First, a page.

While Jones isn't making as much as Ezekiel Elliott does annually ($15 million), Green Bay could come to regret the decision if the offensive line takes a step back and Jones slows down or doesn't see as many touches.  

    The Packers do have an out after the 2022 season. If they want to bail on Jones before then, they have a dead-cap charge of $9.8 million. Which is to say, the Packers are stuck for at least two years should things go south.     

3. Panthers Trade for Sam Darnold

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    Charles Krupa/Associated Press

    With Teddy Bridgewater already on the roster and in a position to possibly move up and draft a high-end quarterback early in the first round of the 2021 draft, the Carolina Panthers traded for Sam Darnold of the New York Jets. 

    "Risky" might be the best word that comes to mind. 

    The Panthers didn't give up a ton of assets in the move, trading a sixth-rounder this year and a second and fourth-rounder in 2022, but as Darnold goes into his age-24 season, he's completed just 59.8 percent of his passes with 45 touchdowns and 39 interceptions. It's fair to note the Jets have been one of the league's most tumultuous rebuilders, however. 

    But it would have been a better use of cap space to re-sign a weapon like Curtis Samuel and not make questionable offensive line investments in Pat Elflein and Cameron Erving. 

    Now the Panthers could find themselves hunting at the quarterback position again quickly, and instead of giving up assets to bring in Darnold, they could have traded up from No. 8 and gotten more cheap contract years out of a player in this year's deep draft class at quarterback.      

2. Colts Trade for Carson Wentz

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    Roger Steinman/Associated Press

    The normally conservative Indianapolis Colts made a big move by bringing in Carson Wentz, though it wasn't too unexpected given the past connection between the quarterback and head coach Frank Reich. 

    But in the process of making the deal with the Philadelphia Eagles, the Colts coughed up a 2021 third-round pick and a conditional 2022 second-rounder that becomes a first if Wentz plays 75 percent of the snaps. And the Colts didn't trade for him to sit. 

    Gambling on Wentz, absorbing what is now a team-high $20.4 million cap hit that jumps to $27 million in 2022, is a big risk. While he's had a few strong seasons, Wentz regressed in 2020, completing 57.4 percent of his passes for 2,620 yards with 16 touchdowns and 15 interceptions over 12 games last season. Jalen Hurts replaced him as the starter in Week 14.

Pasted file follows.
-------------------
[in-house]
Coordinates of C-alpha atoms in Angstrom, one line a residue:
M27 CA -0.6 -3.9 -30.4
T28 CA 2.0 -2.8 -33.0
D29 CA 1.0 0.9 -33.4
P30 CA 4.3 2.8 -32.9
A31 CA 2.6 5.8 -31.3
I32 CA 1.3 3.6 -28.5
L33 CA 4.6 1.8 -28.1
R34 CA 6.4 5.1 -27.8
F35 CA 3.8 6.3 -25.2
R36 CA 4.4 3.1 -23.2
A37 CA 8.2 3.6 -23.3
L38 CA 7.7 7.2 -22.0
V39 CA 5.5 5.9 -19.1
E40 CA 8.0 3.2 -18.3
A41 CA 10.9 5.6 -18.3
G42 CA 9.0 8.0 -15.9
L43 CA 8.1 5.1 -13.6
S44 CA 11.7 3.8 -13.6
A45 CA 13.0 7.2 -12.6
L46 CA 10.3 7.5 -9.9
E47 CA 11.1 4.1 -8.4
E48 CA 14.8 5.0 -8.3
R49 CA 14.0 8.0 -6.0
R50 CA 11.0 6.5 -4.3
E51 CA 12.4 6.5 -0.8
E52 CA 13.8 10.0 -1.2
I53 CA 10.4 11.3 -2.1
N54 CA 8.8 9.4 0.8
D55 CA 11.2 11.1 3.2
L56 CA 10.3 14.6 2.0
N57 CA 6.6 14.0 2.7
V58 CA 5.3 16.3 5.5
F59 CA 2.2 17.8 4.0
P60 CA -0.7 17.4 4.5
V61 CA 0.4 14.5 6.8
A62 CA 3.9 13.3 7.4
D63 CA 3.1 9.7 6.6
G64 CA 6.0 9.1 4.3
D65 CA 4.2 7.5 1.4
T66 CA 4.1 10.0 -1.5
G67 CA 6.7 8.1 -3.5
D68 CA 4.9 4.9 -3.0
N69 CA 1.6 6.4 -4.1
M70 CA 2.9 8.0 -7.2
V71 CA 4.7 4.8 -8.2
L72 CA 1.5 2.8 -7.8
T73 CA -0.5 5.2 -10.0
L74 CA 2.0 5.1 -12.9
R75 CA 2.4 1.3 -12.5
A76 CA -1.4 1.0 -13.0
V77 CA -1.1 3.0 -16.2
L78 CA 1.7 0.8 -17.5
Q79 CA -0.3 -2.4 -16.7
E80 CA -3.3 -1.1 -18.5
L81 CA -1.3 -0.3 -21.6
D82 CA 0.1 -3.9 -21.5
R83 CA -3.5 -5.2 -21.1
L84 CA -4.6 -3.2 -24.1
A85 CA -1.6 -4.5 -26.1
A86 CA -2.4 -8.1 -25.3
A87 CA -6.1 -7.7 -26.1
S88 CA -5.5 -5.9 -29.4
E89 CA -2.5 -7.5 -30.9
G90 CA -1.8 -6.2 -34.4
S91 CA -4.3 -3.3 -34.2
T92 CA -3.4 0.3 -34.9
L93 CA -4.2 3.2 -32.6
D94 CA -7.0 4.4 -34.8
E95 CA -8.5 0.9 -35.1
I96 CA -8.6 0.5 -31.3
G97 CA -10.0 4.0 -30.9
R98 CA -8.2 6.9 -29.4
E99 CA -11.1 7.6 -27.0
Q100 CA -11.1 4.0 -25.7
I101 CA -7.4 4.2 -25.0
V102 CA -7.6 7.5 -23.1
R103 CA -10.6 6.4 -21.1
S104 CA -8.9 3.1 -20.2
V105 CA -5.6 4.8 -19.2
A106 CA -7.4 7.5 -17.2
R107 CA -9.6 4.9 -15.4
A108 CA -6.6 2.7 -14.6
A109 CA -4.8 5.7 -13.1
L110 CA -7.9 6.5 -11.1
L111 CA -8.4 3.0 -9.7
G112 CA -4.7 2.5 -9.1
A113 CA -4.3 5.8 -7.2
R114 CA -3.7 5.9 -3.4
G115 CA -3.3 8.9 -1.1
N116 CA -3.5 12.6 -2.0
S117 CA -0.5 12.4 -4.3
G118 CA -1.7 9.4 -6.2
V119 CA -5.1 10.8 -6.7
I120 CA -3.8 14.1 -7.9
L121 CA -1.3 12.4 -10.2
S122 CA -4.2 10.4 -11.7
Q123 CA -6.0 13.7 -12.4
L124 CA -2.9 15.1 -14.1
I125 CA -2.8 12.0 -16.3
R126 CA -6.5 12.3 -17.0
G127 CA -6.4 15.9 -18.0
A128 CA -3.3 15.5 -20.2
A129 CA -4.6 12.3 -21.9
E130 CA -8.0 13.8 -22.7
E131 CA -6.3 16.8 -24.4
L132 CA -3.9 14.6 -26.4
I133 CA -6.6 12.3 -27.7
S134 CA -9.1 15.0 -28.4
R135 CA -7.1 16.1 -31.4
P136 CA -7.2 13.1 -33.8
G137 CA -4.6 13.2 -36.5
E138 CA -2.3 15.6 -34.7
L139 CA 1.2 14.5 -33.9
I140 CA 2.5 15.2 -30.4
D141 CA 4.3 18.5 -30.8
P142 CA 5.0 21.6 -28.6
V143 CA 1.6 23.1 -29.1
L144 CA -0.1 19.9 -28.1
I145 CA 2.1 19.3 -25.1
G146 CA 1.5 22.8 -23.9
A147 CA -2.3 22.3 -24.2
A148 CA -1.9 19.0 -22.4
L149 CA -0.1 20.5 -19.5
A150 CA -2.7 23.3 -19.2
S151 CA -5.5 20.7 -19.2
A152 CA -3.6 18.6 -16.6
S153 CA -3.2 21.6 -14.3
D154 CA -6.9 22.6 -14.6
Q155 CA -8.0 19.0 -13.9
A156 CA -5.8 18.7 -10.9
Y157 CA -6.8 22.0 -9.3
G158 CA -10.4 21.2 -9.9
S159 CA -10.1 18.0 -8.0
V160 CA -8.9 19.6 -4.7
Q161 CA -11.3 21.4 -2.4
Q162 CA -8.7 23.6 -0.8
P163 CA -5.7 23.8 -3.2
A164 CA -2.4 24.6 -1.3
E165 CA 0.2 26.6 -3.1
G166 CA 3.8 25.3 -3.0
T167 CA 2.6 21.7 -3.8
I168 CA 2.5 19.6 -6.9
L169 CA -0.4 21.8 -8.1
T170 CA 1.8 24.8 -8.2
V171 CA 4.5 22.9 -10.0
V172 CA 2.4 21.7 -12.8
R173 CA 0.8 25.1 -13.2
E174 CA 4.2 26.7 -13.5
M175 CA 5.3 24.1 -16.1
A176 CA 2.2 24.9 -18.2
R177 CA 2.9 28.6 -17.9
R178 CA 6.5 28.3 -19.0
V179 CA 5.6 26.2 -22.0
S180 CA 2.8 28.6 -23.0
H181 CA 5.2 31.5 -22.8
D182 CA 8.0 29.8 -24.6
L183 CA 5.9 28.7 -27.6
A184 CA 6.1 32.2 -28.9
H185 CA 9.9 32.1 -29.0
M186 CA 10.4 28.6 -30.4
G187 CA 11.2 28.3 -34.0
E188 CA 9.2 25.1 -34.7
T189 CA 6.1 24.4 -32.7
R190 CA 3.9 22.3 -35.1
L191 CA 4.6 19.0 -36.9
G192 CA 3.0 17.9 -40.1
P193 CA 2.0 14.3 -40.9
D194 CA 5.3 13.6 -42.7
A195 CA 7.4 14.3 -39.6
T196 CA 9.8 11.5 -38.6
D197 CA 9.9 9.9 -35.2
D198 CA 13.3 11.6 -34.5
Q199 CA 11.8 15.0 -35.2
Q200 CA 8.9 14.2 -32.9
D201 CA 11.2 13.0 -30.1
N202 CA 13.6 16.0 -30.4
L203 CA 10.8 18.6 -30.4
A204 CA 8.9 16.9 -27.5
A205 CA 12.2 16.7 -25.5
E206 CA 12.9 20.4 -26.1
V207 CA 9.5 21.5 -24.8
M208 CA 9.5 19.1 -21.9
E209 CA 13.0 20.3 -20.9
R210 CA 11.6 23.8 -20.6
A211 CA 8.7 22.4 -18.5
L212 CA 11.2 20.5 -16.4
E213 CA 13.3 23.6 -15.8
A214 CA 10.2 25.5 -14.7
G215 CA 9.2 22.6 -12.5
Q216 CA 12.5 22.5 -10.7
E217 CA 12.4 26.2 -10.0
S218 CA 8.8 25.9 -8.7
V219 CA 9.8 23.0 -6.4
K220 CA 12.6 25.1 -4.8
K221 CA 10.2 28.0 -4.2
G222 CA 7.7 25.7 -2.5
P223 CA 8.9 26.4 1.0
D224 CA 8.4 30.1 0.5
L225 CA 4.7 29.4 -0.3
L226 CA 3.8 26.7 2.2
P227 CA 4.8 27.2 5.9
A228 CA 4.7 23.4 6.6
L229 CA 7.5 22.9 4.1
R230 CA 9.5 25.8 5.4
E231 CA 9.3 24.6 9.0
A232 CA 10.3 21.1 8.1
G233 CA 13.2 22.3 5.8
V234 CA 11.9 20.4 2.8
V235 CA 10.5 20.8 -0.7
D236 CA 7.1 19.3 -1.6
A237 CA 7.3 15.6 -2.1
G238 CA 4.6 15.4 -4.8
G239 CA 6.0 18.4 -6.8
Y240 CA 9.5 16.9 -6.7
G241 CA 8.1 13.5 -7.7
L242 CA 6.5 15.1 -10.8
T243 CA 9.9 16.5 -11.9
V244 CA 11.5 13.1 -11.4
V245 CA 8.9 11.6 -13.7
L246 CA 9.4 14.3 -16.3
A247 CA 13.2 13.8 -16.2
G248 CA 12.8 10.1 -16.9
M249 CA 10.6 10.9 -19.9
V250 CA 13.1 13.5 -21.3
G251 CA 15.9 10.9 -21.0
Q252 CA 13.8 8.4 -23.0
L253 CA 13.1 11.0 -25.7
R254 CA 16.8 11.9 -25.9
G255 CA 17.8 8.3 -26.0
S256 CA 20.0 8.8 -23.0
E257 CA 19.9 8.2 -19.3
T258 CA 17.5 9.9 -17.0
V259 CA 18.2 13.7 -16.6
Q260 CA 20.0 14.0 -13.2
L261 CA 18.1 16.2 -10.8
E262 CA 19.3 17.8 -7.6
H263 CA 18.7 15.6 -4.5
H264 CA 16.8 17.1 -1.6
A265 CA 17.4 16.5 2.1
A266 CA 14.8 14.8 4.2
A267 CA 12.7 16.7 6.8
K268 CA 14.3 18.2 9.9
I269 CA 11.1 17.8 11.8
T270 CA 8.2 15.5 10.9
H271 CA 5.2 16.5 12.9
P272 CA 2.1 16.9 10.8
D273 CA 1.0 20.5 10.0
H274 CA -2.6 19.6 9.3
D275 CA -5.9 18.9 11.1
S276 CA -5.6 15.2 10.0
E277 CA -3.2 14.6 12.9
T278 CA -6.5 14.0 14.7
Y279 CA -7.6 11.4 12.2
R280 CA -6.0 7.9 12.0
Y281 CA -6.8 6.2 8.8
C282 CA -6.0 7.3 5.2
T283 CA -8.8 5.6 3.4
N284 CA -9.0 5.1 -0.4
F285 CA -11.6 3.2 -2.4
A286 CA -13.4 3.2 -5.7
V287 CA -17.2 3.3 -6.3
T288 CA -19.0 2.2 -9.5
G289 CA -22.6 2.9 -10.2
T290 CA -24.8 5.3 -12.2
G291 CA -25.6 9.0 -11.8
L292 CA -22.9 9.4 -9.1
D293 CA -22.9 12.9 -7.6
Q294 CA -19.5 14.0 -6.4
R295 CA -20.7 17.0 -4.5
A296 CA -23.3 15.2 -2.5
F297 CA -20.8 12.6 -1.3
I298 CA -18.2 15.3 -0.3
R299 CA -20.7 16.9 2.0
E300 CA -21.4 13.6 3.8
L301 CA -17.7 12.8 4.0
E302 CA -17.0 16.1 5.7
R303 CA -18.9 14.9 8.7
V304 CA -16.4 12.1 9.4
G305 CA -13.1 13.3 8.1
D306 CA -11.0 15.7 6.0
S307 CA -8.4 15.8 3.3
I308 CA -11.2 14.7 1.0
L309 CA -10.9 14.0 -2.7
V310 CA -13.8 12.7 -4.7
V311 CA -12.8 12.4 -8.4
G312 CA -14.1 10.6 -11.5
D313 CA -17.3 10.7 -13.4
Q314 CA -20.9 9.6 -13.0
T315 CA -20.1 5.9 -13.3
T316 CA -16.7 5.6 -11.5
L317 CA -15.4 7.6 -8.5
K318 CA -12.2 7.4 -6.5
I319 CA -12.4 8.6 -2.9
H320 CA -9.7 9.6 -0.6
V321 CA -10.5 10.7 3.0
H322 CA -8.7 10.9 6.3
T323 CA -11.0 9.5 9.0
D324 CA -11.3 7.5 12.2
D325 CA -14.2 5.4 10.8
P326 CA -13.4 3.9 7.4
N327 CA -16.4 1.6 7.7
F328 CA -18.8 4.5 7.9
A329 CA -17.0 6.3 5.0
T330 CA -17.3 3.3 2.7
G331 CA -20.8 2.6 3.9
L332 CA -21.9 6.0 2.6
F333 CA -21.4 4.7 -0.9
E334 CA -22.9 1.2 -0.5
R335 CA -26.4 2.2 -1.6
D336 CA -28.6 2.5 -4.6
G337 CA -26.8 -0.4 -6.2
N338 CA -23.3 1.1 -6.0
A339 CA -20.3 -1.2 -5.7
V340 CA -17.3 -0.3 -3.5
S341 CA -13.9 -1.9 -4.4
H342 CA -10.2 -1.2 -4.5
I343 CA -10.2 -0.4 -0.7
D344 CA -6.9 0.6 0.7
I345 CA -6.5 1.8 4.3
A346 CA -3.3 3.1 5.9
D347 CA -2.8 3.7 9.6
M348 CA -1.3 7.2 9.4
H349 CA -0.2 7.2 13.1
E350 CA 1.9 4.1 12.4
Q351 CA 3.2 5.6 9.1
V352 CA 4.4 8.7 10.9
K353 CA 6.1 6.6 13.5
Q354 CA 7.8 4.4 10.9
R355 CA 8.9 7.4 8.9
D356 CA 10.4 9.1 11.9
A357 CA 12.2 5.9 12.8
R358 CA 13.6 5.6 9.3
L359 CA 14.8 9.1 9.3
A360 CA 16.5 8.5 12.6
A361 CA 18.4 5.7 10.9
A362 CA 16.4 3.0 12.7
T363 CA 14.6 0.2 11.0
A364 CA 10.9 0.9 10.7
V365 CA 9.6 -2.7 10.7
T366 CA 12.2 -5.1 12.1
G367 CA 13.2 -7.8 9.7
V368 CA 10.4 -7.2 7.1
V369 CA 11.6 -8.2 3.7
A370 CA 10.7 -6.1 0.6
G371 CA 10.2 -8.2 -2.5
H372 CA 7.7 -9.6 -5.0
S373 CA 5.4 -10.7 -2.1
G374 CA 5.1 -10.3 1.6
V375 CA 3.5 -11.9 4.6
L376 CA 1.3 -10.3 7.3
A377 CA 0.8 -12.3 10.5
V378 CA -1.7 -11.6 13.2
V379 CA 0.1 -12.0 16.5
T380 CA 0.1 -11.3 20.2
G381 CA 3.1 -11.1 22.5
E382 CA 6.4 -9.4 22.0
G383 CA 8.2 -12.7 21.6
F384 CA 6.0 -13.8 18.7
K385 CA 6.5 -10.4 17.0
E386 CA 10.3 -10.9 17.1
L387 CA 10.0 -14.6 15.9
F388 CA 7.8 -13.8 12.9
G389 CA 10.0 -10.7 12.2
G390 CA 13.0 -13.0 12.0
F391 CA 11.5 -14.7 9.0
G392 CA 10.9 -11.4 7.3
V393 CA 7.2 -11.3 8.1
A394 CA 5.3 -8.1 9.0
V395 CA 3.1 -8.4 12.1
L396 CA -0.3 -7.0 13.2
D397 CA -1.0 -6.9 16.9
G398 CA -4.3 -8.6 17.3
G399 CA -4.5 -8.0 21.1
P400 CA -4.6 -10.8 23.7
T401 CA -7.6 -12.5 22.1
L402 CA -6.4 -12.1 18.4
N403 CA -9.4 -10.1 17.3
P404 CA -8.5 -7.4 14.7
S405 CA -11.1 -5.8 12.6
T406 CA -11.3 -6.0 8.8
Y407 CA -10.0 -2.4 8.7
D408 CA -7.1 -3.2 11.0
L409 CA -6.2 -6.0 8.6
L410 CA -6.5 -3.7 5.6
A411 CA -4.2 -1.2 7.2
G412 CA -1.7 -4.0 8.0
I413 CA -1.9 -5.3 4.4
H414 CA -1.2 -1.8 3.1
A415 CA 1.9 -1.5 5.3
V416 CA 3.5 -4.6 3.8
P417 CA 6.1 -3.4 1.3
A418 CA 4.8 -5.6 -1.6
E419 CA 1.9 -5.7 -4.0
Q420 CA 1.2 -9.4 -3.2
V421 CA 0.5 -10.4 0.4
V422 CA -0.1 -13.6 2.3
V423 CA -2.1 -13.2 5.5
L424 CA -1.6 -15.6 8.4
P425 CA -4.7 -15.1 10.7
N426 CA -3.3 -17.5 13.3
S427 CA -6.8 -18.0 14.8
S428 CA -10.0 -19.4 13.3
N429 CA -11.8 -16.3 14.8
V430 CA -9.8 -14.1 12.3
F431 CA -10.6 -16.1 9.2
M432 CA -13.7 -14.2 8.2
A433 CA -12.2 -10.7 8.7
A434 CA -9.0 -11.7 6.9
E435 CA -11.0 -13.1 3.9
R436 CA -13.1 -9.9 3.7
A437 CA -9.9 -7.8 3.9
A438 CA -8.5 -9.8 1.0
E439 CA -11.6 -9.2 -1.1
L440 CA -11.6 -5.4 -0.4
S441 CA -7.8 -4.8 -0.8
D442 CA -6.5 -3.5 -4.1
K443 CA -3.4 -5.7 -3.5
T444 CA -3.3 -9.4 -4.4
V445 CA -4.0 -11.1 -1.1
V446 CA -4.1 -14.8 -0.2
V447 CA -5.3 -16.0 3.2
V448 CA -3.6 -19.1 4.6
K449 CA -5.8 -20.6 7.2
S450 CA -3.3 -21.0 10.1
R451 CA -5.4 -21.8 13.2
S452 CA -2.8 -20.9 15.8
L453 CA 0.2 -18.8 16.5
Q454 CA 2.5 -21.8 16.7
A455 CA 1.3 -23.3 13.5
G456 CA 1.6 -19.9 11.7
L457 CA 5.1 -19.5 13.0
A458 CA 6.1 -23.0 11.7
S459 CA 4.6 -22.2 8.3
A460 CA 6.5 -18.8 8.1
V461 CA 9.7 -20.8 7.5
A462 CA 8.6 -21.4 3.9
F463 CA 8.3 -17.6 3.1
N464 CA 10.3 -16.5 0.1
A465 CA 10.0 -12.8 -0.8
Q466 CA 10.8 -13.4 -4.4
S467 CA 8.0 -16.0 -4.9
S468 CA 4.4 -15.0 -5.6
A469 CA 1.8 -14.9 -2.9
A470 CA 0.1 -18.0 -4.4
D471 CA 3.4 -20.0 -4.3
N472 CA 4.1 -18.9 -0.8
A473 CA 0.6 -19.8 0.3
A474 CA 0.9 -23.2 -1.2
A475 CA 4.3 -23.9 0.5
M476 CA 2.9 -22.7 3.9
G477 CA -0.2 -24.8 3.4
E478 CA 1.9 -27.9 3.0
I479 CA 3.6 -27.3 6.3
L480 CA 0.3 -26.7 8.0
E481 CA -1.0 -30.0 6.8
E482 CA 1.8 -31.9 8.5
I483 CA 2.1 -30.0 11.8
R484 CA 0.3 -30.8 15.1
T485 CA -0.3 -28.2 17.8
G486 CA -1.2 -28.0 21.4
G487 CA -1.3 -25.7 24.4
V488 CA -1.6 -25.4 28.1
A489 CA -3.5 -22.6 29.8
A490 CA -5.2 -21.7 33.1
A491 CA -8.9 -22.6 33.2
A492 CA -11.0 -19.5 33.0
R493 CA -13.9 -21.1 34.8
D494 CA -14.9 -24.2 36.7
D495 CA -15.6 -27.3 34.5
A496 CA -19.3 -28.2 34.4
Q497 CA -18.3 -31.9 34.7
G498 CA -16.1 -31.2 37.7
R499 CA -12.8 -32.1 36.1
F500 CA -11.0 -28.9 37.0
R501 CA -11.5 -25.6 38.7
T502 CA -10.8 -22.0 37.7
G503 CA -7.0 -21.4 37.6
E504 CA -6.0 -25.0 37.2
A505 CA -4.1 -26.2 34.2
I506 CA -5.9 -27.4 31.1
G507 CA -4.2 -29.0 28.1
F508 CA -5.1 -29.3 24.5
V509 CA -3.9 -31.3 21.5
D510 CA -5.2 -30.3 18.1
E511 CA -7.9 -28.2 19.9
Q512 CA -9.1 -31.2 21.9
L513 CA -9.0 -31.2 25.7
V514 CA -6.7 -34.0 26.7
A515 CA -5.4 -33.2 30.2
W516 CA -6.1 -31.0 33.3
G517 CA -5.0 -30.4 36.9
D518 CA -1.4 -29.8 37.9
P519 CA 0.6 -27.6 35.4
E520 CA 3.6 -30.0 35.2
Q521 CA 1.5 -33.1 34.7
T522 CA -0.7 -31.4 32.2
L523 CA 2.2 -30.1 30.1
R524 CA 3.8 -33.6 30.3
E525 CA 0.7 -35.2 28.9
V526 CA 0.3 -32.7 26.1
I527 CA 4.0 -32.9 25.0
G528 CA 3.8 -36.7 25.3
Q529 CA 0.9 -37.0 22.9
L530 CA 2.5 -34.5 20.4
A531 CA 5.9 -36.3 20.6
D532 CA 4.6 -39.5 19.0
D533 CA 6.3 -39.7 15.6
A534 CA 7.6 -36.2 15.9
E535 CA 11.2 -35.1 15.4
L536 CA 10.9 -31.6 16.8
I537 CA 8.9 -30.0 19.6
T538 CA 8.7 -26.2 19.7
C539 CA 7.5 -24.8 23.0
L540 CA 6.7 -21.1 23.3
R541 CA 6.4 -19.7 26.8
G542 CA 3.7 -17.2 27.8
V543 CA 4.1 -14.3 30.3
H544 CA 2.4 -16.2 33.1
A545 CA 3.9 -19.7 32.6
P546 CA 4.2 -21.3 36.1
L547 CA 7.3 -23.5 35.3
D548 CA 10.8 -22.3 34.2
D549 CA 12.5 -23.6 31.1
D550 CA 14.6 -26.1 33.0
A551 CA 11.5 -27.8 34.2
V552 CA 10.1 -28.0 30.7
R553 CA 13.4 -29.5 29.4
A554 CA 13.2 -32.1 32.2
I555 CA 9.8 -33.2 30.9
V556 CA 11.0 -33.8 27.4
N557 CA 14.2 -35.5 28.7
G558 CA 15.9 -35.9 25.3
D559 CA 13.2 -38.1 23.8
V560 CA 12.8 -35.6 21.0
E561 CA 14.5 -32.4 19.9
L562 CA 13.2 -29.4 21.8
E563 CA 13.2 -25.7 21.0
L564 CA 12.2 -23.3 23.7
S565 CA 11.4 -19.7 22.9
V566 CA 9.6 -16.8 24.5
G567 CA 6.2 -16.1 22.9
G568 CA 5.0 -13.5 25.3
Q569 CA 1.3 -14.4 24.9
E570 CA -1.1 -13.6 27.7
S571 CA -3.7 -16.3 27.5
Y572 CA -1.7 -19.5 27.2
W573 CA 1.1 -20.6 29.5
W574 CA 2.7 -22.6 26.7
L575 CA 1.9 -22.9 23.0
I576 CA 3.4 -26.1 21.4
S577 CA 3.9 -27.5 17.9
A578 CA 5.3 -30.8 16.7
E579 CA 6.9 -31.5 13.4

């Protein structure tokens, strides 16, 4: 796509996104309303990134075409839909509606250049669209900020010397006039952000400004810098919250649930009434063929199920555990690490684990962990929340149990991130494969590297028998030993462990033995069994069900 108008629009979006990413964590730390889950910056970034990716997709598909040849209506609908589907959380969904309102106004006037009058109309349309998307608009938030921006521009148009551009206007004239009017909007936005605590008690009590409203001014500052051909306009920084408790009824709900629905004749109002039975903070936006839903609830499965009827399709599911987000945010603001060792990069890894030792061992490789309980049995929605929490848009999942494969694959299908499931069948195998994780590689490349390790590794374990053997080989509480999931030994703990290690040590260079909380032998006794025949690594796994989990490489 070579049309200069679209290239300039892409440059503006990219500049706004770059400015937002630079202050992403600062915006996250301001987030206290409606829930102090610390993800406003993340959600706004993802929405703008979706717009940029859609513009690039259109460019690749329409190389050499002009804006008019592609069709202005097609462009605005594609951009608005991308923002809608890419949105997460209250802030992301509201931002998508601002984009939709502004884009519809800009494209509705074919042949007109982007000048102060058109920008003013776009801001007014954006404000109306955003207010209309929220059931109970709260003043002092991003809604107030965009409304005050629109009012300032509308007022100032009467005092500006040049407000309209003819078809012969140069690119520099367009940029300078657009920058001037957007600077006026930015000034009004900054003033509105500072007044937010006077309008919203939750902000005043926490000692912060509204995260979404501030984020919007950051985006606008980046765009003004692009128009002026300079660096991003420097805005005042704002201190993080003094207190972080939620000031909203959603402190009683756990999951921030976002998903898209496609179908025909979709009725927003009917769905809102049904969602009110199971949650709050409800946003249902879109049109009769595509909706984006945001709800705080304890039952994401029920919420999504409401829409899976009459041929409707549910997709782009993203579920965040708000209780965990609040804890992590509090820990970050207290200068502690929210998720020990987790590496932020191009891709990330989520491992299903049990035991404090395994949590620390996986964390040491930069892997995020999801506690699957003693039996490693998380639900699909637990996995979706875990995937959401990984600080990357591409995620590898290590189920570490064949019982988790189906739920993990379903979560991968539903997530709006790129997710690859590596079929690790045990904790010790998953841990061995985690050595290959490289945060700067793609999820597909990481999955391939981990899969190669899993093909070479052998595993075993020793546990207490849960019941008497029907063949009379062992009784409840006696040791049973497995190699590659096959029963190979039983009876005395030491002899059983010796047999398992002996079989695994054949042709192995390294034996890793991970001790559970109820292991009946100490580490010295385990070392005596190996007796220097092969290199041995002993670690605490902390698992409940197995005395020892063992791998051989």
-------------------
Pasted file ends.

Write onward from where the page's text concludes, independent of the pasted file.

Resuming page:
We'd be remiss not to mention the Eagles were hit by the injury bug last year. But the Colts haven't moved the needle much in free agency this offseason, mostly retaining their own while losing elite left tackle Anthony Castonzo to retirement. 

    The saving grace here could be the out built into Wentz's contract after this season. But drafting 21st, the team could have tried to move up to get a prospect. If the gamble on the Wentz-Reich connection backfires, then the Colts could be without a premium pick next year.      

1. Bears Settle for Andy Dalton

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    Adam Hunger/Associated Press

    Without a stunningly terrible move such as the Houston Texans' trade of DeAndre Hopkins last offseason, we're left with the Chicago Bears' signing of Andy Dalton

    Bears fans were hoping the team could swing a trade for someone like Russell Wilson given general manager Ryan Pace's whiffs on Mitchell Trubisky and Nick Foles

    Instead, the Bears brought in Dalton, a career 62.2 percent passer with a paltry 7.1 yards-per-attempt average and 74-66-2 record. Foles, for example, is a career 62.3 percent passer with a 6.8 yards-per-attempt average, while Trubisky is at 64.0 percent and 6.7 yards per attempt.

    Dalton is a fine game manager but heavily relies on those around him. He's not much of an upgrade—if any—on Foles and is far, far removed from the level of Wilson. He is also joining a squad that is a downgrade compared to Dallas' roster, and he only managed to go 4-5 as a starter with the Cowboys.

    Wide receiver Anthony Miller is still developing and is apparently a trade candidate, and Allen Robinson hasn't been too happy with the team despite eventually accepting the franchise tag. The offensive line coughed up 36 sacks last year, and the defense lost corner Kyle Fuller. 

    The team's commitment to Dalton is a one-year pact worth $10 million, which isn't a ton. But ultimately, the fanbase's reaction to something as simple as a "QB1" tweet from the team says it all. There are few scenarios capable of unfolding that would remove this from worst-move status.